Paula Holland De Long, 18-year breast cancer survivor, founder of What’s Next For My Life Inc., and professional life coach, knows how cancer can change self-perception and affects a relationship: “The [breast cancer] diagnosis shattered my already fragile self-confidence,” she explains. “I experienced this weird combination of shutting down and pretending I didn’t care, combined with a desperate need for reassurance that [my husband] still wanted me.”
For De Long, cancer put pressure on an already strained relationship. A feeling of obligation held the marriage together for two years before they divorced. De Long’s experience closely correlates to how cancer alters romantic relationships: While a study published in Cancer reports a 6-fold increase in partner abandonment when wives (versus husbands) receive a cancer diagnosis, research published in the Journal of the National Cancer Institute reports that breast cancer survivors who had poor marital relationships prior to diagnosis were the ones most likely to experience marital discord afterward.
One of the main relationship problems, De Long notes, is “…when couples are not in the fight with honesty and vulnerability on both sides. Both parties are terrified, anxious, uncertain, and stressed. Both are being strong for each other and both end up isolated and afraid. The experience also seems to amplify whatever may already be strained in the relationship. I withdrew more, so he withdrew. He wanted to help and I wanted to hang onto my self-sufficiency. I needed to be held; he wanted to fix it….It helps so much to be able to speak about the fear and angst together, and that can be really hard if you aren’t used to communicating that deeply.”
The couples’ guide to managing breast cancer
The emotional (and physical) effects of breast cancer can be significant. Cindy Collins, Health Psychologist and Nutritionist with South Florida Radiation Oncology, cites resulting sexual issues (that affect personal identity as well as the romantic relationship) plus fatigue, as factors that dramatically alter lifestyle.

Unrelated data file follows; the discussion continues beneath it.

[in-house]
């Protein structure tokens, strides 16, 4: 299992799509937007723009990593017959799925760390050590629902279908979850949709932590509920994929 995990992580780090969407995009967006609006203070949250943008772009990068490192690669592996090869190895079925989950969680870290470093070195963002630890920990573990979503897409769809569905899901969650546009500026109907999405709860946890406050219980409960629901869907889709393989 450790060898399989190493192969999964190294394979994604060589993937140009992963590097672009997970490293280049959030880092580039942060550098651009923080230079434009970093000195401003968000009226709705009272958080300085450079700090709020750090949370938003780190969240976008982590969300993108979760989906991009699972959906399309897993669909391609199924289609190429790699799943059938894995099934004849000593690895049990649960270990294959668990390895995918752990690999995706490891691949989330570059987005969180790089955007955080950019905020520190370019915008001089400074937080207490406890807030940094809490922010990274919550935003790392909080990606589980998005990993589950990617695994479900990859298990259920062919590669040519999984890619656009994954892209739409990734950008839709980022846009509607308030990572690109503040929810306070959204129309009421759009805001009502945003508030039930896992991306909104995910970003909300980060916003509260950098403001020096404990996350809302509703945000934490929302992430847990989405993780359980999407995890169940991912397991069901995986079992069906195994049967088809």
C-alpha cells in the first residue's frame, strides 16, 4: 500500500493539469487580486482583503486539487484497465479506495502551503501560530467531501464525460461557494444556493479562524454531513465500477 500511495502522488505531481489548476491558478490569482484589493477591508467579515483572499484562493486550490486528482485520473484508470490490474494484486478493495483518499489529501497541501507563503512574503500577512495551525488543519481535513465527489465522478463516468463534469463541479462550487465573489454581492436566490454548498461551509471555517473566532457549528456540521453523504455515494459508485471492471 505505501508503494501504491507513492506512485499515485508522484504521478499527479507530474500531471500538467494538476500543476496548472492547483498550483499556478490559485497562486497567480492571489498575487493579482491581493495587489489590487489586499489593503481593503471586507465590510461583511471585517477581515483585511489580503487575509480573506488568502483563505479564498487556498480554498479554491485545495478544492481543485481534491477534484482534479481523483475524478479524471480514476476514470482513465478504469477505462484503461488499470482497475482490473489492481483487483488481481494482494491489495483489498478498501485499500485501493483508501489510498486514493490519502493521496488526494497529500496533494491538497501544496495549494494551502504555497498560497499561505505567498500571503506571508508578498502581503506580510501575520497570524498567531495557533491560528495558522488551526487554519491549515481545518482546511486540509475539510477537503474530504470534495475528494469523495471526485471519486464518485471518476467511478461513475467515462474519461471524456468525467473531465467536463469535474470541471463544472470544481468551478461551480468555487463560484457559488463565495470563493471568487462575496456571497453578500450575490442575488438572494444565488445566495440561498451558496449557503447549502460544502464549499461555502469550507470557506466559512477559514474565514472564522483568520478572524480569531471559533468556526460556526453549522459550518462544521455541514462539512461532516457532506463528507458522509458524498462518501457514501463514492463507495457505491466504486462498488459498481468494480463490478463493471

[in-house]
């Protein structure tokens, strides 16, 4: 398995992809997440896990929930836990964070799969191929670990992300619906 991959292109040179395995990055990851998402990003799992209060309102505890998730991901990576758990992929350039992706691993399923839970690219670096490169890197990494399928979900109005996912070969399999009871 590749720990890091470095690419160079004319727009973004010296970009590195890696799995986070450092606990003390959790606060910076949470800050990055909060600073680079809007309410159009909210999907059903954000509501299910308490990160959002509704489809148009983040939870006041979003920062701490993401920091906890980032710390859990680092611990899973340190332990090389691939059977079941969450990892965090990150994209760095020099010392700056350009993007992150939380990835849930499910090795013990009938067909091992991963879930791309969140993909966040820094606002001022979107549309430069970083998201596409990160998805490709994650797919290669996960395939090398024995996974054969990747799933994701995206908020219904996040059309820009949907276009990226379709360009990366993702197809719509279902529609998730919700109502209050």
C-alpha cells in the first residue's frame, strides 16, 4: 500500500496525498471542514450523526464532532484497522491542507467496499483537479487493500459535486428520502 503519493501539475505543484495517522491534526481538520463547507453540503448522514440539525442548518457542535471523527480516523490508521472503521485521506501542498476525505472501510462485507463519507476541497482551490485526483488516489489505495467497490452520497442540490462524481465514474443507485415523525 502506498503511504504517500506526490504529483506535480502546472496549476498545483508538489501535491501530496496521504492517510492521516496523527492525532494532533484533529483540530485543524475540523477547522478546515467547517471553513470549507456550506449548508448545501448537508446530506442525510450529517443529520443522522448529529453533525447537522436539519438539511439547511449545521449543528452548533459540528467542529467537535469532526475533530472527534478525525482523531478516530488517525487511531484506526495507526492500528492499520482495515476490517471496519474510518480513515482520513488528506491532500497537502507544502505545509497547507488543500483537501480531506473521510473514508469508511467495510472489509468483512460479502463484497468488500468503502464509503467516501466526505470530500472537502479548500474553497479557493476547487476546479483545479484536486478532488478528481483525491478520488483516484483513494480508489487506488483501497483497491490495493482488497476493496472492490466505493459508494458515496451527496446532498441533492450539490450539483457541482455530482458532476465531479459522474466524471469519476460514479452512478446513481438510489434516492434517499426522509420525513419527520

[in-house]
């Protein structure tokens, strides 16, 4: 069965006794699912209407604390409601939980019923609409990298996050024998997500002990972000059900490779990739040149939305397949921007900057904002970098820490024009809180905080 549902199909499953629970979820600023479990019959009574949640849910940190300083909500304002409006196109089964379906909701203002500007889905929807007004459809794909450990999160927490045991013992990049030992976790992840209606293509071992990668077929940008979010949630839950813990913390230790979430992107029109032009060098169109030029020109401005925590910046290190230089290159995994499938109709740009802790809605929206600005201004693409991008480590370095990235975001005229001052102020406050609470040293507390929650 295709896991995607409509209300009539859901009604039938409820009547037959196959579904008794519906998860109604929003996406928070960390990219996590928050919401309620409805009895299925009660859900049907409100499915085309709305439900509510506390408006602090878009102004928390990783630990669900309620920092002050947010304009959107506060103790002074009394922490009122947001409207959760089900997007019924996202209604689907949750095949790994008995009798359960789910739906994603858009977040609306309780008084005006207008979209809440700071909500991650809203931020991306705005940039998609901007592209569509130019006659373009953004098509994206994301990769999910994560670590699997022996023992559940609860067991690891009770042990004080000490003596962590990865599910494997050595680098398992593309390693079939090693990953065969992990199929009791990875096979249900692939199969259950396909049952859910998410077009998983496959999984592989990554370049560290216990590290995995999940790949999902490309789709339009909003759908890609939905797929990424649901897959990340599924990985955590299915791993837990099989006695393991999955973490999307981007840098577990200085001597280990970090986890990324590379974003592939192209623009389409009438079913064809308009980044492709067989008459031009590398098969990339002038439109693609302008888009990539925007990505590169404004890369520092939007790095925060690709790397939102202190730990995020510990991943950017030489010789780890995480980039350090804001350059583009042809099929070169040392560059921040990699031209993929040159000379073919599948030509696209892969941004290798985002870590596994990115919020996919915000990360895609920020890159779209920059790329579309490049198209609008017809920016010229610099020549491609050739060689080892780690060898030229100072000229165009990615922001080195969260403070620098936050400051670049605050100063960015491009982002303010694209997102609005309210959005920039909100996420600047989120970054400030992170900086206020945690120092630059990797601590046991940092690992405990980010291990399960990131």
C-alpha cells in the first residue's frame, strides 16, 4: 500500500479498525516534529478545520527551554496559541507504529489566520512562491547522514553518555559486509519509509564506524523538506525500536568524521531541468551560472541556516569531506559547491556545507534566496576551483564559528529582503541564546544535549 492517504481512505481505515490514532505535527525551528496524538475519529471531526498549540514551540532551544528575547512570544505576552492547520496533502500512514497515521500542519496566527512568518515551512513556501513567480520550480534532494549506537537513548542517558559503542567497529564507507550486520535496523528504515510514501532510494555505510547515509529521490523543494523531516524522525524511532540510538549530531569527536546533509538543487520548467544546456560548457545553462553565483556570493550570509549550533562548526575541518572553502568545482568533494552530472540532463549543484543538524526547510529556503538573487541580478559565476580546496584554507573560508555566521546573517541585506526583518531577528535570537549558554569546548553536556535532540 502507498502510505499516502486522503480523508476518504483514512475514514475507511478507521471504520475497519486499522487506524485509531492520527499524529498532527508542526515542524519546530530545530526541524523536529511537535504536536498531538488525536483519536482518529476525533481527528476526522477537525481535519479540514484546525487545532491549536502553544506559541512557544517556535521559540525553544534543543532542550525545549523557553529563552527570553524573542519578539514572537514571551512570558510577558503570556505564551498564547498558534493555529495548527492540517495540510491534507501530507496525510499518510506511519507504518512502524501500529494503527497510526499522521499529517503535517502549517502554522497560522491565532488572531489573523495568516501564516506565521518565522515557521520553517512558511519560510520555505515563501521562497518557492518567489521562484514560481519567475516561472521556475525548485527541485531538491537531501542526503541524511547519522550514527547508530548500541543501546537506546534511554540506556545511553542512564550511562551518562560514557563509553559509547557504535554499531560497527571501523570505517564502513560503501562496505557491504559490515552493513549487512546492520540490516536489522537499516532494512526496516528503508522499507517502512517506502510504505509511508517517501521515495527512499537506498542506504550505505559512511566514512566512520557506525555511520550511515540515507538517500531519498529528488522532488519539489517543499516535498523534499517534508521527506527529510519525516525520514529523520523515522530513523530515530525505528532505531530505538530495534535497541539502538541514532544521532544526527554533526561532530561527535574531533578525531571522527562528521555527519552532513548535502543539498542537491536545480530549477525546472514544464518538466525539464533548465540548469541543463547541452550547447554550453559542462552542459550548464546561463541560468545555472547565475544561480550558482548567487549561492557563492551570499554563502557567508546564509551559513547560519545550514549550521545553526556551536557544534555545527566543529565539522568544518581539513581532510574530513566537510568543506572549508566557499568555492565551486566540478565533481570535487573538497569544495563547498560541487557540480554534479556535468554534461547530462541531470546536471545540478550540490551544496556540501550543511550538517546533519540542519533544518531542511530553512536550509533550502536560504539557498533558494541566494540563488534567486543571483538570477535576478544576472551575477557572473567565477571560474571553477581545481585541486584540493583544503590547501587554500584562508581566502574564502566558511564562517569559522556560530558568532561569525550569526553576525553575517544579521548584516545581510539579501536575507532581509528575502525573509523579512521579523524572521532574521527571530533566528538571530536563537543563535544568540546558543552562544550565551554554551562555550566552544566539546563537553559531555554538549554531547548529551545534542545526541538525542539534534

Dealing with these changes, Collins says, requires willing participation from the patient and the caregiver. She and De Long both suggest that sustaining a functional, loving relationship gains strength from working as a team. A few areas to explore teamwork include:
Lifestyle changes: Collins suggests reducing meat and fat intake, learning to include nutritional supplements (e.g. anti-oxidant, anti-inflammatory, flax seed, and turmeric), and light exercise (jogging or tai chi).
Patience: Collins explains that breast cancer becomes a “chronic dual diagnosis,” one that necessitates patience in three important ways: 1) the survivor for the spouse, 2) the spouse for the survivor, and 3) each party with him or herself.
Alternative intimacy: Finding ways to still engage in intimate acts even when a body has been altered helps maintain the romantic connection. Communication is key. De Long advises, “Be kind and compassionate with each other. Admit your deepest fears. Don’t try to be strong. Ask for what you need.”
Self-care: Survivors and caregivers both need strong self-care strategies to preserve energy. Collins notes that a spouse can even inspire a survivor by practicing (and modeling) self-care in ways that allow the survivor to see strength and options for proactive well-being.
Cultivate togetherness: Collins suggests, “Really focus on what you can do to enhance and maintain your quality of life.” To approach this she advises engaging in activities that you used to enjoy together, making a gratitude list, visualizing what you want to do and be, plus exploring what things you have lost hope on that might be recoverable.
Finding love (again) after cancer
Following treatment survivors face both a physical and emotional reconstruction of self-knowledge and identity. The true quest is less about how to be beautiful and more about how to be yourself. De Long’s advice during this time is to understand that “most of your fears are not true; they are dramatized due to the trauma of the cancer experience. I realize now that many of my issues about my femininity and relationships after cancer existed before the experience too. Cancer just brought them to the forefront and made me face them.”
“When I became single again; it was really scary at first,” she adds. “I was sure no one would ever want me again because of my scars. The truth was, I was pretty sure no one wanted me before. It was when I started being up front about my experience and my scars that my confidence came back.”
In fact, De Long’s romantic life has reached an entirely new level after cancer. Through the process of reclaiming herself she met and married the man she calls her “soul mate.” Today, her ultimate message about love during and after cancer is: “You have nothing to hide and nothing to fear. There are so many strong, wonderful [partners] out there who could care less about scars and cancer. Love yourself, and romantic love will find you.” Single or in a relationship, that’s core advice for lovers wanting to maintain a romantic bond during cancer and beyond.
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